She closes her eyes and shakes her head once, slowly…but then swivels where she stands, close to the mirror. She puts both hands to the top of her dress and yanks it up, with such tense, clutching force that she loses her balance and slaps one palm against the mirror to steady herself. With the other, she gropes at the fallen strap and flips it over her shoulder, back toward him. He can feel her eyes on him in the mirror, but trains his own on the half-inch of fabric, his heart beating hurry-hurry-hurry. He knows how this looks. Already, though, he is a fool.
He picks up the strap between thumb and forefinger, trying not to touch her skin, even as he sees that will be impossible. The seam has given out, but that’s all; good news, but he will need to put his hand down the back of her dress, just a little under the shoulder blade, so that he doesn’t prick her.
“Madam?” He flicks his eyes to the mirror, meets hers. “It is okay?” He makes a motion to show her what he means. She nods, eyes welling now. He looks away, at the fabric. Hears his father’s whispered guidance—backstitch only, there and there, reinforce it—and then his fingers slide down the soft skin of her back to meet the needle.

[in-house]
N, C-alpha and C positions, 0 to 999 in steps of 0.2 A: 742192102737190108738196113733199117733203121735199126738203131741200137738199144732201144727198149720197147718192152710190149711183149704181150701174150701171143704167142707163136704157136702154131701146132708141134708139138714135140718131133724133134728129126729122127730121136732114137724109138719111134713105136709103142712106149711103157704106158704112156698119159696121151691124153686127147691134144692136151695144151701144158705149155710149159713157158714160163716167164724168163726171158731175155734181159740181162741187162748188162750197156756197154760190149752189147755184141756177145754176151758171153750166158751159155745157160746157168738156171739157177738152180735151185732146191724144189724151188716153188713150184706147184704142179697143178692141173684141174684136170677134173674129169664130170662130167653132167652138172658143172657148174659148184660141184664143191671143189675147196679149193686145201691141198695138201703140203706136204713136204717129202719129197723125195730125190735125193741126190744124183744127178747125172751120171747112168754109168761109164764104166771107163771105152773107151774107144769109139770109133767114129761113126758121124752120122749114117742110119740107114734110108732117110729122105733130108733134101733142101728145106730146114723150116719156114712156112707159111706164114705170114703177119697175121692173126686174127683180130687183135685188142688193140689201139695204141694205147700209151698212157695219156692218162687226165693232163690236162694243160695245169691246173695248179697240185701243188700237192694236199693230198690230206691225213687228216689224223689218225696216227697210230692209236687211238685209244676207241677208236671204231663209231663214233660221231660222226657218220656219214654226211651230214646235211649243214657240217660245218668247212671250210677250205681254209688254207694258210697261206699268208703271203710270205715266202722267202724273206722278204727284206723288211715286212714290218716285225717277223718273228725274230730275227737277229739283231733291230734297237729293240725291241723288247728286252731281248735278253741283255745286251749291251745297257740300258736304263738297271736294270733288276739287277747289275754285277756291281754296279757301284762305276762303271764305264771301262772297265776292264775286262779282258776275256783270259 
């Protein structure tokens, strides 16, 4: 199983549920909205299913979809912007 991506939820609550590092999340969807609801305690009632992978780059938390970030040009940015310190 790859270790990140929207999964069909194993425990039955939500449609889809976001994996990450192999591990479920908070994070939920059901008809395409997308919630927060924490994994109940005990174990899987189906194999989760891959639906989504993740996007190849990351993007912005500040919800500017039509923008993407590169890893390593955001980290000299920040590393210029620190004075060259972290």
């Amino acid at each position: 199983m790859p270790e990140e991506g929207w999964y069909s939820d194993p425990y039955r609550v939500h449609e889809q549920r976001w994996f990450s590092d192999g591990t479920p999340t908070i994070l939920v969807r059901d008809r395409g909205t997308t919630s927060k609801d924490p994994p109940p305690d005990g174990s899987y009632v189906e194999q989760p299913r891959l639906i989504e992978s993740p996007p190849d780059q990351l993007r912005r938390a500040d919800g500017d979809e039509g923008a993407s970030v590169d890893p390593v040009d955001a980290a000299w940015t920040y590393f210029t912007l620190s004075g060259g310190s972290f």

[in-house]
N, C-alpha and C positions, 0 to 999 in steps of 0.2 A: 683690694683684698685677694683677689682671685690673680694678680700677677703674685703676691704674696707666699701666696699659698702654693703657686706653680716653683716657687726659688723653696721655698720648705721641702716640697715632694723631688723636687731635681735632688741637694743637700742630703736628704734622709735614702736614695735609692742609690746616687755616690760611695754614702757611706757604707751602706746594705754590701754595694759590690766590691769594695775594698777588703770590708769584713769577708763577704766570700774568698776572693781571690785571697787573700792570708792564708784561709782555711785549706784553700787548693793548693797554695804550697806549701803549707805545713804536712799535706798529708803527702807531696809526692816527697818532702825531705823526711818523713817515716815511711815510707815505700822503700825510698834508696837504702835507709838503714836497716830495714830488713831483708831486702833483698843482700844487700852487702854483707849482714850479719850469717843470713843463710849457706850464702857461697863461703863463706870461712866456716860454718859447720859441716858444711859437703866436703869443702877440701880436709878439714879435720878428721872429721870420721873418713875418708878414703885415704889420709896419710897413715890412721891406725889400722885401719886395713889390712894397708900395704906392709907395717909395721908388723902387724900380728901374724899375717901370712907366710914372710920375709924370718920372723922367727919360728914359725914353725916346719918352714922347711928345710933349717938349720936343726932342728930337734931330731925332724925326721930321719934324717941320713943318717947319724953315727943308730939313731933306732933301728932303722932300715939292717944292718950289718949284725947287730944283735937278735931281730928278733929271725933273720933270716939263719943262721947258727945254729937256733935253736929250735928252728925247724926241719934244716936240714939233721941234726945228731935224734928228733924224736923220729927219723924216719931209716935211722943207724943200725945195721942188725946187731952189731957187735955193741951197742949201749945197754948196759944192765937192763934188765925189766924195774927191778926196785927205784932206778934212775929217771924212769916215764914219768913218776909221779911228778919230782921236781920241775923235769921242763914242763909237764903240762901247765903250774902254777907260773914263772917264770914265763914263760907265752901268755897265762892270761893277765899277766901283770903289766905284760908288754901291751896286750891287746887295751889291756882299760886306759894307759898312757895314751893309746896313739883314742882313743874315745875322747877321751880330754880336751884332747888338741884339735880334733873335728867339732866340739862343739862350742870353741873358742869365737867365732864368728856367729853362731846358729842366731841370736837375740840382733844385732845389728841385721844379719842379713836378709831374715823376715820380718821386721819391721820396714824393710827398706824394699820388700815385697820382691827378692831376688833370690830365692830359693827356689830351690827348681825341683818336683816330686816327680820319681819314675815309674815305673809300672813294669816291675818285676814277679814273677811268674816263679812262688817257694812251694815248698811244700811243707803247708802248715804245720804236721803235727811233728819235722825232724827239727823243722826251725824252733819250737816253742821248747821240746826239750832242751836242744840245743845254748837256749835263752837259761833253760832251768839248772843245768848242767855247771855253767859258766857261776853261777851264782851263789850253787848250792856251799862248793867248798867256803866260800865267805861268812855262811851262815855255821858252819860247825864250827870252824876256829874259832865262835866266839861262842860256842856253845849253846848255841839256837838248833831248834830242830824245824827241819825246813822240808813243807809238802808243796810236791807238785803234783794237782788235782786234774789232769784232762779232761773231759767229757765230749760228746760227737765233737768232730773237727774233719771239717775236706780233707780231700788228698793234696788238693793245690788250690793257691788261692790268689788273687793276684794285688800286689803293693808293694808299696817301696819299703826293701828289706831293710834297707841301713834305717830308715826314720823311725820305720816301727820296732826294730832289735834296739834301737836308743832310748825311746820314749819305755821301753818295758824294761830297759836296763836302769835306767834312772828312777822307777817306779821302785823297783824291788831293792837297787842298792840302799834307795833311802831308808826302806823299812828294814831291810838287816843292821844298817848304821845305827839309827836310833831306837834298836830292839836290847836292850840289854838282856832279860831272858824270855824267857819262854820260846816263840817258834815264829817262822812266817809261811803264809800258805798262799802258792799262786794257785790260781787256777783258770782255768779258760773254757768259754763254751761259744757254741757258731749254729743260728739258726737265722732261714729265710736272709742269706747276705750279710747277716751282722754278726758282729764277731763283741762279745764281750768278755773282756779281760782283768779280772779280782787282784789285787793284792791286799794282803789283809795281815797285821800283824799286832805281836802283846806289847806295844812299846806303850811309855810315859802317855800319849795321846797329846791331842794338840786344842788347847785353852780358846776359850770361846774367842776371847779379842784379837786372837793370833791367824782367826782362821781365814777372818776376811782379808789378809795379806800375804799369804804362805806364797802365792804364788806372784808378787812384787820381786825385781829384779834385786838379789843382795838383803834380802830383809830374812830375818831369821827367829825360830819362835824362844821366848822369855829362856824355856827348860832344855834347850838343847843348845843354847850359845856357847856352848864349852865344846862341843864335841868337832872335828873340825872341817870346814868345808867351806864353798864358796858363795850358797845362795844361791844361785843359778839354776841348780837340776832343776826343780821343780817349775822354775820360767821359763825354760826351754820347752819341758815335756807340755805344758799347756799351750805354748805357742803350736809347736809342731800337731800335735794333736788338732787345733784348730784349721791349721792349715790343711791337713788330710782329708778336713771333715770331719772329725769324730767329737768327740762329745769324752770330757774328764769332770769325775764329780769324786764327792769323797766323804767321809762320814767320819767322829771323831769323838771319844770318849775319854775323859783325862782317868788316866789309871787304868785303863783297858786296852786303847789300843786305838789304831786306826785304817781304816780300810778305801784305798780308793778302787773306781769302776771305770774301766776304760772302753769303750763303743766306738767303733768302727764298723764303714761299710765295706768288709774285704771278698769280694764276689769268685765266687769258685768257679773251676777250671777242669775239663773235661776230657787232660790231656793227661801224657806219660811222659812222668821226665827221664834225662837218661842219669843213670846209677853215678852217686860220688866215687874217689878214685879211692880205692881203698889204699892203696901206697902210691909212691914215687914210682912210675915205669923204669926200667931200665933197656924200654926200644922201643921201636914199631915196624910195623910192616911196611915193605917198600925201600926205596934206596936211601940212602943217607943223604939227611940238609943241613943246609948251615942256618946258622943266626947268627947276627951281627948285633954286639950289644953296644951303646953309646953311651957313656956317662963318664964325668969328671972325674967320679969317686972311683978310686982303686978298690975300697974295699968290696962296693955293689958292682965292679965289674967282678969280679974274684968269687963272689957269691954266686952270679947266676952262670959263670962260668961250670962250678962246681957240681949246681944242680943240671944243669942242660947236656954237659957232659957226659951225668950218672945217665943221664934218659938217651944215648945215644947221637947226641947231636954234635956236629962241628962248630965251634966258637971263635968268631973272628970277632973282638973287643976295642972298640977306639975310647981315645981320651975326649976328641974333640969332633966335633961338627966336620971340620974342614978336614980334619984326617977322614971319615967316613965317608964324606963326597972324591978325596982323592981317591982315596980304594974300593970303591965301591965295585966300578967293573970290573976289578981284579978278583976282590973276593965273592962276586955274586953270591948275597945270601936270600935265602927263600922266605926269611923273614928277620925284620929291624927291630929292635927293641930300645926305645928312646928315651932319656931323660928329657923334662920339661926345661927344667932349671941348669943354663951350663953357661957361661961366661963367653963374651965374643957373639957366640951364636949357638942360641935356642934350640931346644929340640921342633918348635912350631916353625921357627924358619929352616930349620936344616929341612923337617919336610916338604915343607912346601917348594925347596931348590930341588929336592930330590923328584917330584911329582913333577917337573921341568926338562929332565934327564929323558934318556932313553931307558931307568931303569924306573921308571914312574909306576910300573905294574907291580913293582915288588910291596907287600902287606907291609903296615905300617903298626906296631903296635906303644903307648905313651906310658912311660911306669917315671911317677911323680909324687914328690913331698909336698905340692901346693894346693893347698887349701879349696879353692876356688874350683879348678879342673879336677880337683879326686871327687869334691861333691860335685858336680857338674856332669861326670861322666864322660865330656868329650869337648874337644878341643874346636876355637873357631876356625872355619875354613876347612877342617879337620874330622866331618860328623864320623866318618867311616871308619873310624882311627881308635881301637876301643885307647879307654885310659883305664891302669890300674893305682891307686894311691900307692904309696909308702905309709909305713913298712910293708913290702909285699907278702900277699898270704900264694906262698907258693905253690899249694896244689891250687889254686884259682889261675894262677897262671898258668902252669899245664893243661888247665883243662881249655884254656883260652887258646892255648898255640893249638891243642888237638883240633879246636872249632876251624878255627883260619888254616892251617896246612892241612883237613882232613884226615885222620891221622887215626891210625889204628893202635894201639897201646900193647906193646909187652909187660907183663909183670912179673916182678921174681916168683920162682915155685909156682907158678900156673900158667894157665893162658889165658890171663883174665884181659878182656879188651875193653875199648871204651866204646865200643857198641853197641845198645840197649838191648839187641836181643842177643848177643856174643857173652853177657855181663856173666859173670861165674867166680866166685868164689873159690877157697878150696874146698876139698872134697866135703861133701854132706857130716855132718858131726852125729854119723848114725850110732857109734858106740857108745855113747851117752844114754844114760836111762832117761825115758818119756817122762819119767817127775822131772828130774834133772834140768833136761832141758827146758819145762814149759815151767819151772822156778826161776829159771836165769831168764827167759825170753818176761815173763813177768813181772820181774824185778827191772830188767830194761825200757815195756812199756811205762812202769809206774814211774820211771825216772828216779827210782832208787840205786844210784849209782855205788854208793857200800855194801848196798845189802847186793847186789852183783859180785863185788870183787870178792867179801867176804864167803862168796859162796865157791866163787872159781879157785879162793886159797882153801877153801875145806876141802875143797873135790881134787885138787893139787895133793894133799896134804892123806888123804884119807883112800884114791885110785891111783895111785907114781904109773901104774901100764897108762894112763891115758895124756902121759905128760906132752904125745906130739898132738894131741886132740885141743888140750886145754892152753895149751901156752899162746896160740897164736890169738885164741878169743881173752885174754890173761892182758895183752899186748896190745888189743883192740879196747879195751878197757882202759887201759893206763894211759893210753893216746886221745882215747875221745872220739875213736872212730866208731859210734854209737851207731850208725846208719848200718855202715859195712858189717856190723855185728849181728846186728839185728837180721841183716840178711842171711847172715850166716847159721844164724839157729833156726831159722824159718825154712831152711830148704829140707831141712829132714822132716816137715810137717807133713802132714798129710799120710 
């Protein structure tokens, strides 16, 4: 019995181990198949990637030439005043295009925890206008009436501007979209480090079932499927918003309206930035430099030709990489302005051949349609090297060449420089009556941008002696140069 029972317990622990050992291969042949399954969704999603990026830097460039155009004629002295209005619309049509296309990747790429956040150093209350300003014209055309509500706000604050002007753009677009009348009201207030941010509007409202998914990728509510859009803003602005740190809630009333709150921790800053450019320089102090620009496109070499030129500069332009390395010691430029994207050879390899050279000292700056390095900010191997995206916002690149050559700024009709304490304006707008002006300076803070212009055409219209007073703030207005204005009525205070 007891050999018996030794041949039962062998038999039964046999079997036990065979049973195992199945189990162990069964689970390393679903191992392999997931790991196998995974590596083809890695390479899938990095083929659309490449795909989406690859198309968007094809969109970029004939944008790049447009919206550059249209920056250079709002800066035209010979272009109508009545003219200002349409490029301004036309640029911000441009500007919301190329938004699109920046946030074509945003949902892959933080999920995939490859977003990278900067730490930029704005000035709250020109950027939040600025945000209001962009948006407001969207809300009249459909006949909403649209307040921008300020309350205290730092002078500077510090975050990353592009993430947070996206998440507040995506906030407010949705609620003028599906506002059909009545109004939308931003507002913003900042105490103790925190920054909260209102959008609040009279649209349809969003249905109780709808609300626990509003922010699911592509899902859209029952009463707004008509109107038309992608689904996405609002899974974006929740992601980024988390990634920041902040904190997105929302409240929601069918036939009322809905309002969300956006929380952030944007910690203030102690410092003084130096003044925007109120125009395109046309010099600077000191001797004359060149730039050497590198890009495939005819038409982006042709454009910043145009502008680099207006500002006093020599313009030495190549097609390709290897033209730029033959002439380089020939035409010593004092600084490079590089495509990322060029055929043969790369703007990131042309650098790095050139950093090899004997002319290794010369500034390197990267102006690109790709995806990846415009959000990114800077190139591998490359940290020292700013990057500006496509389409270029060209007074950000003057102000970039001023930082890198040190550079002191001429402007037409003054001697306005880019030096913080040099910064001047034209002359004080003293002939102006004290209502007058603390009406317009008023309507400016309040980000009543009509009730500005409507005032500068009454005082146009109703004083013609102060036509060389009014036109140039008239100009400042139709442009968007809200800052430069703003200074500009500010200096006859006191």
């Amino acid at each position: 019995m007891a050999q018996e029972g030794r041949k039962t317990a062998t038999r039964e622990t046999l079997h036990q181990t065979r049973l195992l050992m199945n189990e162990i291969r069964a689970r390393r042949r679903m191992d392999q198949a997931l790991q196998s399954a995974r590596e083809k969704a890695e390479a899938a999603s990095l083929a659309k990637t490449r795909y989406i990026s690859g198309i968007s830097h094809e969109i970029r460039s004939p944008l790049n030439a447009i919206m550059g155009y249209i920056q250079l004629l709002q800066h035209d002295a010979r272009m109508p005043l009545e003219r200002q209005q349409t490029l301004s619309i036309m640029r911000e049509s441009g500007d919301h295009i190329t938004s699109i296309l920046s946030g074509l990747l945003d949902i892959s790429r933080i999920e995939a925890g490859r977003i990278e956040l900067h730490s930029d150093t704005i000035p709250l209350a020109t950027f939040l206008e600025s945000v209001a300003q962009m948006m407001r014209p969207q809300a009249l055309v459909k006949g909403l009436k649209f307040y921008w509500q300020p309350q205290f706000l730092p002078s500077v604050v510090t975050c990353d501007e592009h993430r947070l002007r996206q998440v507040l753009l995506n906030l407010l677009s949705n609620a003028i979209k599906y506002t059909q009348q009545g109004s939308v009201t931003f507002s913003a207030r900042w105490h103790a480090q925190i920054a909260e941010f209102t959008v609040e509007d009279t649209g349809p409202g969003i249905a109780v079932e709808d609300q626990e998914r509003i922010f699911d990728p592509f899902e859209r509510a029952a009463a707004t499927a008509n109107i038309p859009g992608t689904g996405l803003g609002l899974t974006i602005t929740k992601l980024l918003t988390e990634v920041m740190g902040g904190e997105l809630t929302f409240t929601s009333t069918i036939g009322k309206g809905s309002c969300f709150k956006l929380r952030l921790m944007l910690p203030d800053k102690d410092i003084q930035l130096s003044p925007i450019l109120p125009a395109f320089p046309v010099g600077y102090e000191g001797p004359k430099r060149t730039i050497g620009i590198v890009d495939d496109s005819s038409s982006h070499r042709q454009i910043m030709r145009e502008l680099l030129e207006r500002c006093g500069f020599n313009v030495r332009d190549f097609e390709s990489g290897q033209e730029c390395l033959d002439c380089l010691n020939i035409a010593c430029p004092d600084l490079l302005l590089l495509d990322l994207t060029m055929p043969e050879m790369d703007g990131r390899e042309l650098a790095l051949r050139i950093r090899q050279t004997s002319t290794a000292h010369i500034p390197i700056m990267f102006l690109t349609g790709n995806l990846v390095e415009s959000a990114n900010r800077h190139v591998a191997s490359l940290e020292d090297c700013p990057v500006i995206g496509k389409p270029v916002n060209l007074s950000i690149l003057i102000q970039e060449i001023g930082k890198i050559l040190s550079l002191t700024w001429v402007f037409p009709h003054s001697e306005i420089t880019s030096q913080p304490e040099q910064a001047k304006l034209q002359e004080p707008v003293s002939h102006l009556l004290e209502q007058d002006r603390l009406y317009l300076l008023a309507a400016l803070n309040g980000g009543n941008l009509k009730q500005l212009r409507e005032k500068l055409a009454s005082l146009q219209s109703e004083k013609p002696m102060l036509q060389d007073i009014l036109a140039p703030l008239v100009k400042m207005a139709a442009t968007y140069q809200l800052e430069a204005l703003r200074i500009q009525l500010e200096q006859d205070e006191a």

At this contact, something seems to break in her. Her body begins to heave, silently at first…but soon the sobs are great, gulping cries.
In each one, whole years of loneliness. His vision blurs; he swipes at his eyes. I see you, he wants to tell her. You are not invisible.
Behind them, a kitchen door creaks on its hinges. He blocks it all out: the sting of his own tears, the smell of a woman’s flesh, the weight of accusing eyes. Everything but the in-through-loop, in-through-loop in front of him. After a long moment, the kitchen door swings shut and they are alone again with the sound of her sobs. He tries to find a rhythm, to work in time with the heave of her shoulders. His fingers shake.
Ten seconds later, the doors burst open—Rami this time, horror in every syllable.